Heading back to Austin from a brief tour of Louisiana. I will catch up on posting when I am home. I did see a sign in a gas station today that said: “Jefferson Davis Law – No Alcohol Sold Between 2 and 6am.” So that happened. I am glad that the ghosts of the Confederacy are attempting to keep me sober in the wee hours of the morning.
In Denis Johnson’s book Tree of Smoke, his epic Vietnam novel, one of the characters come to the conclusion that different parts of the world are governed by different deities. Each area operates under its own unique set of supernatural laws. When one travels the United States, one can’t help but feel the same way. Louisiana is not Texas is not Colorado is not wherever. It isn’t just different cultures and economic forces shaping human behavior, but almost nature itself. The haunted swamps of Louisiana create a different emotional context than the comforting greenery of the Texas hill country. “God is alive and magic is afoot.” The only question is what god and whose magic? Anyone that claims to know is deluding themselves…
James McMurtry’s new album Complicated Game is out today. McMurtry is one of the best songwriters in America. I probably won’t be able to review the new album until next week. In the meantime here is one of the tracks off of it. I’m really looking forward to diving into this record when I get the time.
Today I am hitting the highway for some weekend Shinyribs dates. Being in a band one thinks nothing about driving to get somewhere unless maybe it happens to be over 10 hours. However, having lived in both Texas and Pennsylvania I know that geography and population density play a role in how far away somewhere feels.
Even though Pa is not small, Texas is a gigantic state. People will think nothing at all of driving an hour or two to hang out with friends or go to an event that they want to attend. Even driving to a city four to six hours away is not that big of a deal for many people, if there is a concert, sporting event, or some other event that appeals to them. Some people will even drive further than that for a weekend without much thought put into it.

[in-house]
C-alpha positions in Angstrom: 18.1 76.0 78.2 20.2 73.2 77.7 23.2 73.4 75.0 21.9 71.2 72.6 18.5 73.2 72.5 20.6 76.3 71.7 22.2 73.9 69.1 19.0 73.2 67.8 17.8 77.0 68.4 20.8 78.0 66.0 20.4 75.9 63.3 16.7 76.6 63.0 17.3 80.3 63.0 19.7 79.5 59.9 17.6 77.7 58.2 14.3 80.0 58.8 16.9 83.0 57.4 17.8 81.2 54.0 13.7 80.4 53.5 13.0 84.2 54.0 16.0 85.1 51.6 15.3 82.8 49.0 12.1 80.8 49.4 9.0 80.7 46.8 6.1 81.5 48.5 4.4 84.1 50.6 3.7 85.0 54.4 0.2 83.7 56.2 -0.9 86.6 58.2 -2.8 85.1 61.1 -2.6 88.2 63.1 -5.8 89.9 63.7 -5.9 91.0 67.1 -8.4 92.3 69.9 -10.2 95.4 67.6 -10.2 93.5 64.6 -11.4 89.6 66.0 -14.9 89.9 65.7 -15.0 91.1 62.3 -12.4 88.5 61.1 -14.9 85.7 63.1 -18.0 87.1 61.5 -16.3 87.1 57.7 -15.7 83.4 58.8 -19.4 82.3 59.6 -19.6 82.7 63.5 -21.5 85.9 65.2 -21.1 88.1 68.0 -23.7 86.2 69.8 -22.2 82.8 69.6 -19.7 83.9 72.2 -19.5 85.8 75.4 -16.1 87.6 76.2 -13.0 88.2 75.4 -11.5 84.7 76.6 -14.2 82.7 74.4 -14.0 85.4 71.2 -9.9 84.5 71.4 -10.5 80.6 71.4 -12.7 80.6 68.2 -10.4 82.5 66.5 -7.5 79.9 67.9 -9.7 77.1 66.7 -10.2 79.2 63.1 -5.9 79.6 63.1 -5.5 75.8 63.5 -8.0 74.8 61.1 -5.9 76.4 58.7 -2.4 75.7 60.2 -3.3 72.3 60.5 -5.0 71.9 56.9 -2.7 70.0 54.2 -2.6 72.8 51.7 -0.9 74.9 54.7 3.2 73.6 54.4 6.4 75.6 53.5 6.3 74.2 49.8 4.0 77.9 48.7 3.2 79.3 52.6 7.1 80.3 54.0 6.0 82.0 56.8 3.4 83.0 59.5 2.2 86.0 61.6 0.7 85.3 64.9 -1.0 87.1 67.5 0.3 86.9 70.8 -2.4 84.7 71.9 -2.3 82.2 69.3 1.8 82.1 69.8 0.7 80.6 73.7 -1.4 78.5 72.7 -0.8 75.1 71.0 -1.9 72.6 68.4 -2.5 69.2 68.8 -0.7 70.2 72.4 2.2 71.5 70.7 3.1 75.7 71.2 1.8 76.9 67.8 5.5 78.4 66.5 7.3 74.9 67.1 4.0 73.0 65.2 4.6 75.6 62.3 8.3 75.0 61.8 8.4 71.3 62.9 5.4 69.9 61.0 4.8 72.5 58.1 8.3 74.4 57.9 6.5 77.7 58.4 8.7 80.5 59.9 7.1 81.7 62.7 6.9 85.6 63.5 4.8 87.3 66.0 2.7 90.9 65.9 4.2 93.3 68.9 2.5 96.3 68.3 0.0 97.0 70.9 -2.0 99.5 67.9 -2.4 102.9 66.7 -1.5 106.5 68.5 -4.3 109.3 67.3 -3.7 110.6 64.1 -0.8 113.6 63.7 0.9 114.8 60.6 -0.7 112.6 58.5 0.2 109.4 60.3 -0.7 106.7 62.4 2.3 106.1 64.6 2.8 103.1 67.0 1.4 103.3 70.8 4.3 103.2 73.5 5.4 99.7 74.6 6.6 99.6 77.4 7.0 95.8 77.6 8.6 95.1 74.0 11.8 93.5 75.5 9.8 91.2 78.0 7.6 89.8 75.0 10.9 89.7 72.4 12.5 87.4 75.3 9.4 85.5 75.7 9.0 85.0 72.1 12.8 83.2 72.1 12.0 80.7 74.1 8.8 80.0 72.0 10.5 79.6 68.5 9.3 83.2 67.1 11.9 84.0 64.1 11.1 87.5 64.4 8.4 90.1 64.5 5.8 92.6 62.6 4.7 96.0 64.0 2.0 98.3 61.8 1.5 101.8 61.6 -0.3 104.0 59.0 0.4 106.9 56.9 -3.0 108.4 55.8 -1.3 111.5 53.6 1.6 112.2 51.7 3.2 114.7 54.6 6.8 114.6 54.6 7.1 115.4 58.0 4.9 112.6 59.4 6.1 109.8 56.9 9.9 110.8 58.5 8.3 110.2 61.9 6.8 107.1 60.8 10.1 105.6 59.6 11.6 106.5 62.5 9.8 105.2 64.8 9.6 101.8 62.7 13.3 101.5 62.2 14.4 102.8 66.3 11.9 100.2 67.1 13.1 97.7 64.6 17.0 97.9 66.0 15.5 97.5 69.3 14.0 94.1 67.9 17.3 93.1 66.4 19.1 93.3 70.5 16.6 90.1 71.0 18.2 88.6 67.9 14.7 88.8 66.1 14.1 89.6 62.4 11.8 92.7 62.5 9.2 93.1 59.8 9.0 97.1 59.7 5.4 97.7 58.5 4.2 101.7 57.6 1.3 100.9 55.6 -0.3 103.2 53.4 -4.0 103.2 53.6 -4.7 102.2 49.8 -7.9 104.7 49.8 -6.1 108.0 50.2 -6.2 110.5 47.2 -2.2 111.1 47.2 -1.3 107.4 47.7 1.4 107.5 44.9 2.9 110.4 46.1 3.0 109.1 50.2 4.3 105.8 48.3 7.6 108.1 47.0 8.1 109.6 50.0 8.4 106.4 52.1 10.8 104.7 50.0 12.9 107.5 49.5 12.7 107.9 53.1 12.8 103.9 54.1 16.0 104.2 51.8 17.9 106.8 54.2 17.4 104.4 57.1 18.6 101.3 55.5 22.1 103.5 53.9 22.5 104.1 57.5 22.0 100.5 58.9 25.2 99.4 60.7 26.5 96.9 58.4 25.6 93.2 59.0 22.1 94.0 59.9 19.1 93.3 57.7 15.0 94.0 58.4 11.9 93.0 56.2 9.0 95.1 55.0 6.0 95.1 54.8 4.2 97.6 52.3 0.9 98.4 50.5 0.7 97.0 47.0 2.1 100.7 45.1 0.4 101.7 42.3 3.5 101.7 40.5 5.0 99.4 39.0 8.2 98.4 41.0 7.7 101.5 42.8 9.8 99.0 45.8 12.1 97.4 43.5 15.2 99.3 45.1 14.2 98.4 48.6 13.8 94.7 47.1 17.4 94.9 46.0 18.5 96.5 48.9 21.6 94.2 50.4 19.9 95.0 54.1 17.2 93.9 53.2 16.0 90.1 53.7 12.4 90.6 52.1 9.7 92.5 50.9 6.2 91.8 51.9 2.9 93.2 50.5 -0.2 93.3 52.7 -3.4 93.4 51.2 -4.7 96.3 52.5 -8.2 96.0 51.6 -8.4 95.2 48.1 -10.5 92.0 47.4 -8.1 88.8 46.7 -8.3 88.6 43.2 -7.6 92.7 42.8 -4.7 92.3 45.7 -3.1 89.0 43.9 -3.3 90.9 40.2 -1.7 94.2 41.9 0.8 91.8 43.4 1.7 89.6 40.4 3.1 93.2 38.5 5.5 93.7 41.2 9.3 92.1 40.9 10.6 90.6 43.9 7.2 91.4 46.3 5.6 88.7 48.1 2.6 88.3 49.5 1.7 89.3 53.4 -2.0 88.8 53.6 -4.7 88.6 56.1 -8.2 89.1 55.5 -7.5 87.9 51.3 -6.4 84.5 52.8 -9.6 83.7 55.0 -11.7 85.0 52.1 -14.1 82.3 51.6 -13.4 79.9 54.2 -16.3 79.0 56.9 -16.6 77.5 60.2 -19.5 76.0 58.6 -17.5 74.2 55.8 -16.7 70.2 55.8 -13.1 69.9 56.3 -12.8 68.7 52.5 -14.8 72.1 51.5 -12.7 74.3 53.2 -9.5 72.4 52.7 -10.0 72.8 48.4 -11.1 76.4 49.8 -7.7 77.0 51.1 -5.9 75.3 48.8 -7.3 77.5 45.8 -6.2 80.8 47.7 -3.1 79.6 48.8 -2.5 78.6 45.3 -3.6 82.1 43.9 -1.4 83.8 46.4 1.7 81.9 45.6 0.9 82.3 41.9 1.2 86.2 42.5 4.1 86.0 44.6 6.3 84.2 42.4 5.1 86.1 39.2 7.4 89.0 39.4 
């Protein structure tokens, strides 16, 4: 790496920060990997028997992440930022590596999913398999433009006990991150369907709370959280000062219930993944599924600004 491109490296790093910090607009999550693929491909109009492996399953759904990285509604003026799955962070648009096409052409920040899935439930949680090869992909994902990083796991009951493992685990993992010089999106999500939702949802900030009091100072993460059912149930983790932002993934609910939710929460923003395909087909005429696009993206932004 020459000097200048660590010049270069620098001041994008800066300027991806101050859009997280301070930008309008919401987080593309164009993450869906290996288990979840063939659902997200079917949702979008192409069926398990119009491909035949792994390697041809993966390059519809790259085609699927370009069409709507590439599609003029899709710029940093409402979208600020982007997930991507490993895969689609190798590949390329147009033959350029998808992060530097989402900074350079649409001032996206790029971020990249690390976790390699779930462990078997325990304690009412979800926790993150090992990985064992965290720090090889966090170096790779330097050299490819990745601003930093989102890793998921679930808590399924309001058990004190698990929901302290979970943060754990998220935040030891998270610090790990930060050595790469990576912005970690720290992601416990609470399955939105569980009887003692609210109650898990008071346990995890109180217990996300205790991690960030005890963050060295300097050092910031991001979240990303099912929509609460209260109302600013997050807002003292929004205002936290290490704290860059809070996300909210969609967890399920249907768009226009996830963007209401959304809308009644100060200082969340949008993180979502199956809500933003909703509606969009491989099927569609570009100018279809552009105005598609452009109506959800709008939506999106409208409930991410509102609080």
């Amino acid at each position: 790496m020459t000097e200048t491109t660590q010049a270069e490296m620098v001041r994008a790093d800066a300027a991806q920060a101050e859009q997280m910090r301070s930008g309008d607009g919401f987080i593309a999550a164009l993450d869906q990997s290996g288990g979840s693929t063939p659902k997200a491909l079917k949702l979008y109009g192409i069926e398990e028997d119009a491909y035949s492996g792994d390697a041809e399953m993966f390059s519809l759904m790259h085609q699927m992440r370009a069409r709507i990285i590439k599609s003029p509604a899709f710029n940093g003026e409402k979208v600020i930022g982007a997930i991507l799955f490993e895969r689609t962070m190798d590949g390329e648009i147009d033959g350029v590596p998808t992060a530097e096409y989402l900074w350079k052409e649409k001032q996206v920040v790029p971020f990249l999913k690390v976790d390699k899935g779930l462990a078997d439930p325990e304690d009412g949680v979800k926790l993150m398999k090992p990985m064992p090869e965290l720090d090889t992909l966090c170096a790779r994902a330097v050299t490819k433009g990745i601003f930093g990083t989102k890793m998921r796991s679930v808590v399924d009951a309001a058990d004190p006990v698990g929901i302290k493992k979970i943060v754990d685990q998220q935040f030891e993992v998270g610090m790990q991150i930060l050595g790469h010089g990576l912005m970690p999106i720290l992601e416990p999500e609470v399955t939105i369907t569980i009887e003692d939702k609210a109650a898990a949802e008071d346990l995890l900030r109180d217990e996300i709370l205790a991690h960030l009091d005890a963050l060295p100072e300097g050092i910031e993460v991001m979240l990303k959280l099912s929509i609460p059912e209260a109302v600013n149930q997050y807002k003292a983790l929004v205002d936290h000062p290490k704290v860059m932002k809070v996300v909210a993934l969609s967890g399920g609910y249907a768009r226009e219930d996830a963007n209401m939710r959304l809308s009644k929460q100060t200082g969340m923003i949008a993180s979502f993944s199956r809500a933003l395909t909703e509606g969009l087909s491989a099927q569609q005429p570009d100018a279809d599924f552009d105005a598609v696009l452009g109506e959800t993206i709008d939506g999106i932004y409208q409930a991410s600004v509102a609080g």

Pennsylvania is the state of a thousand small towns. I lived in a small town, but my town pushed right up against other small towns on the borders. People seemed less inclined to drive somewhere spur of the moment. A show an hour or two away would be more like driving from driving from Houston to Dallas in Texas. Even for large concerts or events, events that would only happen once every few years, people seemed less willing to drive long distances for. We were about two hours from Philly, about four hours from Pittsburg. Although we drove to Philly many times for large events, I can only remember driving once to Pittsburg for a large concert. In my experience that was typical for a lot of people.
I’m not saying this is scientific proof, or that there aren’t always exceptions to the rule. There are also cultural reasons for this, as well as reasons having to do with topography and weather. Driving somewhere in Texas, where it doesn’t rain, on flat roads, is easier than driving through Appalachia, especially in winter. However, I do think that people will adapt to their surroundings. When I am in Texas I think personally think nothing of driving long distances. When I go home to visit families the old mentality takes over to a degree.
If any readers have any feedback or thoughts on this, I would love to hear from you. I have to approve all comments, so if you reply you can let me know if you want your comment shared or not.
All ATX – The British Invasion